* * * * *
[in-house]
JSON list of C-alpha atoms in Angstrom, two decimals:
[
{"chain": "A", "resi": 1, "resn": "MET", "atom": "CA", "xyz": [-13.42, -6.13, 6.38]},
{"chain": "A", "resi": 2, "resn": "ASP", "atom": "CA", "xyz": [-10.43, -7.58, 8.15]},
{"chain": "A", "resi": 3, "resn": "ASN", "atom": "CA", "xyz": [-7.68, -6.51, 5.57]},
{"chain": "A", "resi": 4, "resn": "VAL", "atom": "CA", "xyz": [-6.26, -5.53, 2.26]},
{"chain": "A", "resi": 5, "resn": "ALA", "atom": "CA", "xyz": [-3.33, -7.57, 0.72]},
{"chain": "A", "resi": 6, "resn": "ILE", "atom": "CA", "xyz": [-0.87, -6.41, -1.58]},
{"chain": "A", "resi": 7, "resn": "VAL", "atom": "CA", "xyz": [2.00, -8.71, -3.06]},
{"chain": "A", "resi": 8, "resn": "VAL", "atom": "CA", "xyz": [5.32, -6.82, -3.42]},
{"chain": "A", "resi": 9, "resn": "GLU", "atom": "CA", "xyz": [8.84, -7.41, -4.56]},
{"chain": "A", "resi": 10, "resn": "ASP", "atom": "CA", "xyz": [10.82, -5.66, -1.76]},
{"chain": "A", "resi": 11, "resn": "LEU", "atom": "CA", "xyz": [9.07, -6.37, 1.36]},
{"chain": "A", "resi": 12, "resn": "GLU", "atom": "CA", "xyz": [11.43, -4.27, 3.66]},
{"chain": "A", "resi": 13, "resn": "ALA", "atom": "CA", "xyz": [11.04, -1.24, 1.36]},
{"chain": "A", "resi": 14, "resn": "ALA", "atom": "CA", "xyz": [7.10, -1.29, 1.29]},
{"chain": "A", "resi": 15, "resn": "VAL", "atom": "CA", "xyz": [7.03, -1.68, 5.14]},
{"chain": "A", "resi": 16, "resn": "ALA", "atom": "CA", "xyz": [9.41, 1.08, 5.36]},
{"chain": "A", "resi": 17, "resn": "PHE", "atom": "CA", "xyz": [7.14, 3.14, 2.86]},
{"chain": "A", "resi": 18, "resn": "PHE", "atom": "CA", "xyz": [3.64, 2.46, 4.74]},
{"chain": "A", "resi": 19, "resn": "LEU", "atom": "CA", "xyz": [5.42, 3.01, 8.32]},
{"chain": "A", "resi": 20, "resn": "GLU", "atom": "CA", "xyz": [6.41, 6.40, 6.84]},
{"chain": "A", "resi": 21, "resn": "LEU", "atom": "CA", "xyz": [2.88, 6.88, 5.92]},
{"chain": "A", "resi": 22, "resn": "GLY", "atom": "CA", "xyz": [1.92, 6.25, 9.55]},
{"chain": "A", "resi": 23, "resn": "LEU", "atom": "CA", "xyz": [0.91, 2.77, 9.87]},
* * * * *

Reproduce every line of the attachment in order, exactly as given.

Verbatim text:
[in-house]
JSON list of C-alpha atoms in Angstrom, two decimals:
[
{"chain": "A", "resi": 1, "resn": "MET", "atom": "CA", "xyz": [-13.42, -6.13, 6.38]},
{"chain": "A", "resi": 2, "resn": "ASP", "atom": "CA", "xyz": [-10.43, -7.58, 8.15]},
{"chain": "A", "resi": 3, "resn": "ASN", "atom": "CA", "xyz": [-7.68, -6.51, 5.57]},
{"chain": "A", "resi": 4, "resn": "VAL", "atom": "CA", "xyz": [-6.26, -5.53, 2.26]},
{"chain": "A", "resi": 5, "resn": "ALA", "atom": "CA", "xyz": [-3.33, -7.57, 0.72]},
{"chain": "A", "resi": 6, "resn": "ILE", "atom": "CA", "xyz": [-0.87, -6.41, -1.58]},
{"chain": "A", "resi": 7, "resn": "VAL", "atom": "CA", "xyz": [2.00, -8.71, -3.06]},
{"chain": "A", "resi": 8, "resn": "VAL", "atom": "CA", "xyz": [5.32, -6.82, -3.42]},
{"chain": "A", "resi": 9, "resn": "GLU", "atom": "CA", "xyz": [8.84, -7.41, -4.56]},
{"chain": "A", "resi": 10, "resn": "ASP", "atom": "CA", "xyz": [10.82, -5.66, -1.76]},
{"chain": "A", "resi": 11, "resn": "LEU", "atom": "CA", "xyz": [9.07, -6.37, 1.36]},
{"chain": "A", "resi": 12, "resn": "GLU", "atom": "CA", "xyz": [11.43, -4.27, 3.66]},
{"chain": "A", "resi": 13, "resn": "ALA", "atom": "CA", "xyz": [11.04, -1.24, 1.36]},
{"chain": "A", "resi": 14, "resn": "ALA", "atom": "CA", "xyz": [7.10, -1.29, 1.29]},
{"chain": "A", "resi": 15, "resn": "VAL", "atom": "CA", "xyz": [7.03, -1.68, 5.14]},
{"chain": "A", "resi": 16, "resn": "ALA", "atom": "CA", "xyz": [9.41, 1.08, 5.36]},
{"chain": "A", "resi": 17, "resn": "PHE", "atom": "CA", "xyz": [7.14, 3.14, 2.86]},
{"chain": "A", "resi": 18, "resn": "PHE", "atom": "CA", "xyz": [3.64, 2.46, 4.74]},
{"chain": "A", "resi": 19, "resn": "LEU", "atom": "CA", "xyz": [5.42, 3.01, 8.32]},
{"chain": "A", "resi": 20, "resn": "GLU", "atom": "CA", "xyz": [6.41, 6.40, 6.84]},
{"chain": "A", "resi": 21, "resn": "LEU", "atom": "CA", "xyz": [2.88, 6.88, 5.92]},
{"chain": "A", "resi": 22, "resn": "GLY", "atom": "CA", "xyz": [1.92, 6.25, 9.55]},
{"chain": "A", "resi": 23, "resn": "LEU", "atom": "CA", "xyz": [0.91, 2.77, 9.87]},